Broadcasting regulator Ofcom has rejected a complaint by Thomas Cook over a Panorama report into the deaths of two children on a holiday booked through the travel company.
Thomas Cook had complained the investigation had unfairly misrepresented its conduct after the two children, Christianne and Robert Shepherd, died from carbon monoxide poisoning while on a holiday in Corfu booked through the travel company. Two Thomas Cook employees have since been charged by the Greek courts in relation to the deaths.
In its finding, Ofcom rejected Thomas Cook’s complaint that it had offered genuine support to the family following the children’s deaths and that this was not adequately presented in the BBC report, called Death on Corfu, which was broadcast on 2 April 2007.
The BBC argued that the family had ‘an honestly held’belief that the travel company had not provided the level of support they expected and that it was accurate to say that Thomas Cook had failed to offer help in investigating the deaths or prevent the incident happening again, considering the correspondence between the two parties.
Ofcom also rejected Thomas Cook’s argument that the BBC had unfairly edited its statement in response to the investigation. The BBC said it gave no guarantee to broadcast the statement in full and the statement failed to address questions raised by the report.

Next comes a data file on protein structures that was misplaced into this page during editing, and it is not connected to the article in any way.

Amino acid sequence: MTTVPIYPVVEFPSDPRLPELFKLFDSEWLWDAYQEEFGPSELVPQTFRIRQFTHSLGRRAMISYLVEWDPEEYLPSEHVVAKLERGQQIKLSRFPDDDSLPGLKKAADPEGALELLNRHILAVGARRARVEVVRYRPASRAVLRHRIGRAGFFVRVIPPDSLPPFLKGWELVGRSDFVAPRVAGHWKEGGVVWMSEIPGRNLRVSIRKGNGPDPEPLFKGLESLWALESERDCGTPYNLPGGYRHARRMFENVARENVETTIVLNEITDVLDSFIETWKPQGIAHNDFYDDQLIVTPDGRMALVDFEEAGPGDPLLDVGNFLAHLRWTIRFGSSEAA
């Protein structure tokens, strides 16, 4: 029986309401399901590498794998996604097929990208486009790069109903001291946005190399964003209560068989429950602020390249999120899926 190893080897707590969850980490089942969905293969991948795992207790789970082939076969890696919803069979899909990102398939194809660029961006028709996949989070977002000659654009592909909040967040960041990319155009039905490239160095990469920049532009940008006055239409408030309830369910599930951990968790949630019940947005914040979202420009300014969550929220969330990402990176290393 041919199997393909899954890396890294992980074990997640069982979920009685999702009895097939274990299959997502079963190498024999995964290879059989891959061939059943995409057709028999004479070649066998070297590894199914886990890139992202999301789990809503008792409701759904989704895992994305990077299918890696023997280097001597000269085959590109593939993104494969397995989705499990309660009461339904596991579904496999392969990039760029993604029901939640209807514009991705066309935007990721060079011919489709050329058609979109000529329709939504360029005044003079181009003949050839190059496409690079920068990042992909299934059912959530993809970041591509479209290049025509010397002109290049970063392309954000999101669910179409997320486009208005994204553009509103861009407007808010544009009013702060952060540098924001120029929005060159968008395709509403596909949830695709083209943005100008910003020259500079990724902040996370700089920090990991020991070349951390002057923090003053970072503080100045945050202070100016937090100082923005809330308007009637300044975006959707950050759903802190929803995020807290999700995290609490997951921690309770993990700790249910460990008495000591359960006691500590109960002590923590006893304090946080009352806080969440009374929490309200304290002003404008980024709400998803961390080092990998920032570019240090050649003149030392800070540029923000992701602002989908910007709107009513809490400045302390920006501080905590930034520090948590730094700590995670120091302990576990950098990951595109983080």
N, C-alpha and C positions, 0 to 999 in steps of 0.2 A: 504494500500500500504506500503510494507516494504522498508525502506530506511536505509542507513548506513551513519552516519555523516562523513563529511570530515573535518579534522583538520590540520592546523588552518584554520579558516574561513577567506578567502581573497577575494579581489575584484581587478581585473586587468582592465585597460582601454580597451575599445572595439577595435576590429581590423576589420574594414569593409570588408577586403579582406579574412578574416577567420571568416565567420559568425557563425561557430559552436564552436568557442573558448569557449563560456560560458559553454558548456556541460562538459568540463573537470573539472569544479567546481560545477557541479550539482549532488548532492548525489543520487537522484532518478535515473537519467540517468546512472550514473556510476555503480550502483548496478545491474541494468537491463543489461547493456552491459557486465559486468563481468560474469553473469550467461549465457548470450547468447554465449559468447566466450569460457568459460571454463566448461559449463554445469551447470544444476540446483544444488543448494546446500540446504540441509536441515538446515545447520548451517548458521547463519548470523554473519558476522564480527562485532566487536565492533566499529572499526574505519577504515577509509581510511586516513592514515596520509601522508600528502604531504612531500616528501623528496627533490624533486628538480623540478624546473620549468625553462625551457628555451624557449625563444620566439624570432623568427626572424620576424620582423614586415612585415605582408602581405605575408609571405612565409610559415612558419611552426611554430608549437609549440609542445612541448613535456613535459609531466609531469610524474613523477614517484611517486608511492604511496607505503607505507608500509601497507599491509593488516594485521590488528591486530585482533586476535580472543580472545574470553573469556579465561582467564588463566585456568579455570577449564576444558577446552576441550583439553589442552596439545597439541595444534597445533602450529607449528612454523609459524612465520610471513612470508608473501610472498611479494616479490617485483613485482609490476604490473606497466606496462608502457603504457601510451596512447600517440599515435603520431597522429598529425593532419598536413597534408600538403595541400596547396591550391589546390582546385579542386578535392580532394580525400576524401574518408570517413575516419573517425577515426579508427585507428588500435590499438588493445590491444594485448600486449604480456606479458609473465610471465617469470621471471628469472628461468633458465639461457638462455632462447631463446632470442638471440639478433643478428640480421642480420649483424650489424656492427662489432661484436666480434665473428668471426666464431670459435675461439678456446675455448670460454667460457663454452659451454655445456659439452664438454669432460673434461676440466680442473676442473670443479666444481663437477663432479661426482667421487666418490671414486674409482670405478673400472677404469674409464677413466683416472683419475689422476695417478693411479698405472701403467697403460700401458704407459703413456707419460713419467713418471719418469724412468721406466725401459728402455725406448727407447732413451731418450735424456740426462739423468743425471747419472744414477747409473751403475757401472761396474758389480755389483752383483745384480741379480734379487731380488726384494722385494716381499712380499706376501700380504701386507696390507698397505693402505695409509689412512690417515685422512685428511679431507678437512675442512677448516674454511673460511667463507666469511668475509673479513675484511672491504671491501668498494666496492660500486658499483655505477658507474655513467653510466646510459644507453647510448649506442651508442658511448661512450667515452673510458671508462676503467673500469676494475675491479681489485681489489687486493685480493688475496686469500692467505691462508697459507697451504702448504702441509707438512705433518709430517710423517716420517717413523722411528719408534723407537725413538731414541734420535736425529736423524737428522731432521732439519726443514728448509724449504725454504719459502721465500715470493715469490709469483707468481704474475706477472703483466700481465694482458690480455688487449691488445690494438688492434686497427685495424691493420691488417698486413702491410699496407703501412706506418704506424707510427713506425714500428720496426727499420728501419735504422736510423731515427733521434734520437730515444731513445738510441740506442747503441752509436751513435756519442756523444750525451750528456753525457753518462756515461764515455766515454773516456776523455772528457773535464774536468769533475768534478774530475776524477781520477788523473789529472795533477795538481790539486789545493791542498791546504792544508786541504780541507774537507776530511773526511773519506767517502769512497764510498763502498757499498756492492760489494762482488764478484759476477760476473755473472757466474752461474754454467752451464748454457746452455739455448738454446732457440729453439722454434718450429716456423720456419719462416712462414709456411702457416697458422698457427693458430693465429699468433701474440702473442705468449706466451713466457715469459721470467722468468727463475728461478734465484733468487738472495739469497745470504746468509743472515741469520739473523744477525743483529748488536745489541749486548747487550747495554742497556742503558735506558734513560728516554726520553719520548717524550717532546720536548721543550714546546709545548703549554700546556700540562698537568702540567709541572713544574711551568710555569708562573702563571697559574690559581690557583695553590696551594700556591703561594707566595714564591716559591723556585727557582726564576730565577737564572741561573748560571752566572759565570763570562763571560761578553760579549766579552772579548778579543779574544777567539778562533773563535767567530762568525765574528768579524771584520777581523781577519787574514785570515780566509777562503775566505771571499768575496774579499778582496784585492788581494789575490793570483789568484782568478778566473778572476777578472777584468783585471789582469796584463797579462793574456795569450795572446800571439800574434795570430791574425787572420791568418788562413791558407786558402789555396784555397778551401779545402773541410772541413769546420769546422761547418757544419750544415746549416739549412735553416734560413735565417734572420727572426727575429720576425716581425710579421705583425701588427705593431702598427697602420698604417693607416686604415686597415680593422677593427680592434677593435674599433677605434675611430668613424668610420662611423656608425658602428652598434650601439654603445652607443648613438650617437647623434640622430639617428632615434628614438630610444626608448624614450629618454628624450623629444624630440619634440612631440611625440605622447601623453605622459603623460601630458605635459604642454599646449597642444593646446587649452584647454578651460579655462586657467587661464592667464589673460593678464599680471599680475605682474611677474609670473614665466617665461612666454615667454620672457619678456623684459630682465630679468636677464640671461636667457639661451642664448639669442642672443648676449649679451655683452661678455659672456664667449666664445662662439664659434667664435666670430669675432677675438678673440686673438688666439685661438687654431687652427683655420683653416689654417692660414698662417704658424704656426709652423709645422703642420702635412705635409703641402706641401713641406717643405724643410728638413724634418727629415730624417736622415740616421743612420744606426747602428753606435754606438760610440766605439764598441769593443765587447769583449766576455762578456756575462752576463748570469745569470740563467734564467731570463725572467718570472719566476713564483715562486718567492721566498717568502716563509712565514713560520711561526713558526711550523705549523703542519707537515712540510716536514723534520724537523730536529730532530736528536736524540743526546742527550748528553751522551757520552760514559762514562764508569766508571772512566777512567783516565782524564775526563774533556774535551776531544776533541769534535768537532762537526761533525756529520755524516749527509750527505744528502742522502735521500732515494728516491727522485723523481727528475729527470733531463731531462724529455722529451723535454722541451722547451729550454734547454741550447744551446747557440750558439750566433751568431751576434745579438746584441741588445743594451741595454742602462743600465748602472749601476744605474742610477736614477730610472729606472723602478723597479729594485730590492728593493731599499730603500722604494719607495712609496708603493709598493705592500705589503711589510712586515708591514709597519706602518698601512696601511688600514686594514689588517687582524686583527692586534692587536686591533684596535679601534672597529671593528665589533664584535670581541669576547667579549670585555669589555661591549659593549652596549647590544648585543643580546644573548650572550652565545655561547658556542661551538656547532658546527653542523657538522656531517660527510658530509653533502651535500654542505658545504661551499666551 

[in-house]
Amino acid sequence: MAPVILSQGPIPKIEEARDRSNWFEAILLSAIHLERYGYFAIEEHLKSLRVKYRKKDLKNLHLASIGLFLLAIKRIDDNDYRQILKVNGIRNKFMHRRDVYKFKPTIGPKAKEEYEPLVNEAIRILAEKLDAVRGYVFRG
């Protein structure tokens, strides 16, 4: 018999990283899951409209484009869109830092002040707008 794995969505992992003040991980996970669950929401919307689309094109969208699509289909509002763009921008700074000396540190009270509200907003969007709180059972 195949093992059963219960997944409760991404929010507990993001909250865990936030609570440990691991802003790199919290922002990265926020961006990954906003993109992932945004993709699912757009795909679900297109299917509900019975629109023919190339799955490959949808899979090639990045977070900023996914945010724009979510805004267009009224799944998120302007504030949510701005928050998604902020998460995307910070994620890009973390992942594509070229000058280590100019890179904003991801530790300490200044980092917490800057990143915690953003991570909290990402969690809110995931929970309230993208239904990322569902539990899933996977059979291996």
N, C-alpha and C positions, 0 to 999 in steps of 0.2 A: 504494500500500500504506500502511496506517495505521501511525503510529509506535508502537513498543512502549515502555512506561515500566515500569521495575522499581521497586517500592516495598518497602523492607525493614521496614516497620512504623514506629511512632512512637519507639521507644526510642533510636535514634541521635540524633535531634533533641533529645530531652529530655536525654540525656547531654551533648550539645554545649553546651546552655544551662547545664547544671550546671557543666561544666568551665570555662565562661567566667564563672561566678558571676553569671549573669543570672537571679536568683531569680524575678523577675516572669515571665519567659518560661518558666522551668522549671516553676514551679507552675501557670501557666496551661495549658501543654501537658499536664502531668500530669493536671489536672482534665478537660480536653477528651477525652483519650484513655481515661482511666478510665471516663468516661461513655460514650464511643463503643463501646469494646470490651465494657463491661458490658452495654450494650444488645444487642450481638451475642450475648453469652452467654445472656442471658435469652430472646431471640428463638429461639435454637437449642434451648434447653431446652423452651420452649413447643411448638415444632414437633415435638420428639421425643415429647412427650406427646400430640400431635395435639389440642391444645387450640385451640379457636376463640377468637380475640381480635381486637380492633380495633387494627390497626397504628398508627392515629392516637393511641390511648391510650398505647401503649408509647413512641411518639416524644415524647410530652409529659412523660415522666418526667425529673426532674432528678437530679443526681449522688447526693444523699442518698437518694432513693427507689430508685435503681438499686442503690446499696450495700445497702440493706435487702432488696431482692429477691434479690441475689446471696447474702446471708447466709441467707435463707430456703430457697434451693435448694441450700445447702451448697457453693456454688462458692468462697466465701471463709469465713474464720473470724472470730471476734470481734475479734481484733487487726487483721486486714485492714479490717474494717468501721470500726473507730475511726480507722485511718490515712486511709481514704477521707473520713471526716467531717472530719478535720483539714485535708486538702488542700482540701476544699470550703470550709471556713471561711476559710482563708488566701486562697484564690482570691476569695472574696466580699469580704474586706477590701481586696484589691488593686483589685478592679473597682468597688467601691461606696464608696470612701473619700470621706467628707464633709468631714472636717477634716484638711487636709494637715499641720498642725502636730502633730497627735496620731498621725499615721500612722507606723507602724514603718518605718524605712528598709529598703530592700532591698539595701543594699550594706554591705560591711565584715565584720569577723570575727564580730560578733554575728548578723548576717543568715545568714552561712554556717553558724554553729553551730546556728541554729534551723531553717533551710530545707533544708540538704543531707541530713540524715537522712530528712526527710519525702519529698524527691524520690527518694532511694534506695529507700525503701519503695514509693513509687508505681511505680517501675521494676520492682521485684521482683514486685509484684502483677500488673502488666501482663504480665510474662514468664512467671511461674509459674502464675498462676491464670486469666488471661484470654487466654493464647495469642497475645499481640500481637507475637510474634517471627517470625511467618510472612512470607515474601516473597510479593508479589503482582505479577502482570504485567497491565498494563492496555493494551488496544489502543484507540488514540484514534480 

Ofcom said that the parts of the statement broadcast included expressions of sympathy for the family, which Thomas Cook alleged had not been properly presented by the programme.
Thomas Cook also complained that the BBC had mispresented the employee who carried out a safety audit at the hotel, after the deaths. The company argued that the BBC referred to the employee as ‘a travel rep’when he was ‘consumer affairs executive’with appropriate qualifications. The BBC said that regardless of title, he failed to carry out ‘a competent safety check”.
Ofcom also found that the company had been given adequate time to respond to the serious allegations included in the report. The BBC had first approached Thomas Cook in March, a month before transmission, and the company only clarified the qualifications of its employee who carried out the audit on the day the programme was to be transmitted.
Ofcom also said that Thomas Cook had not directly addressed or refuted the allegations put to it by the BBC.
The case was considered by Ofcom’s Fairness Committee, its most senior decision-making body on fairness and privacy issues.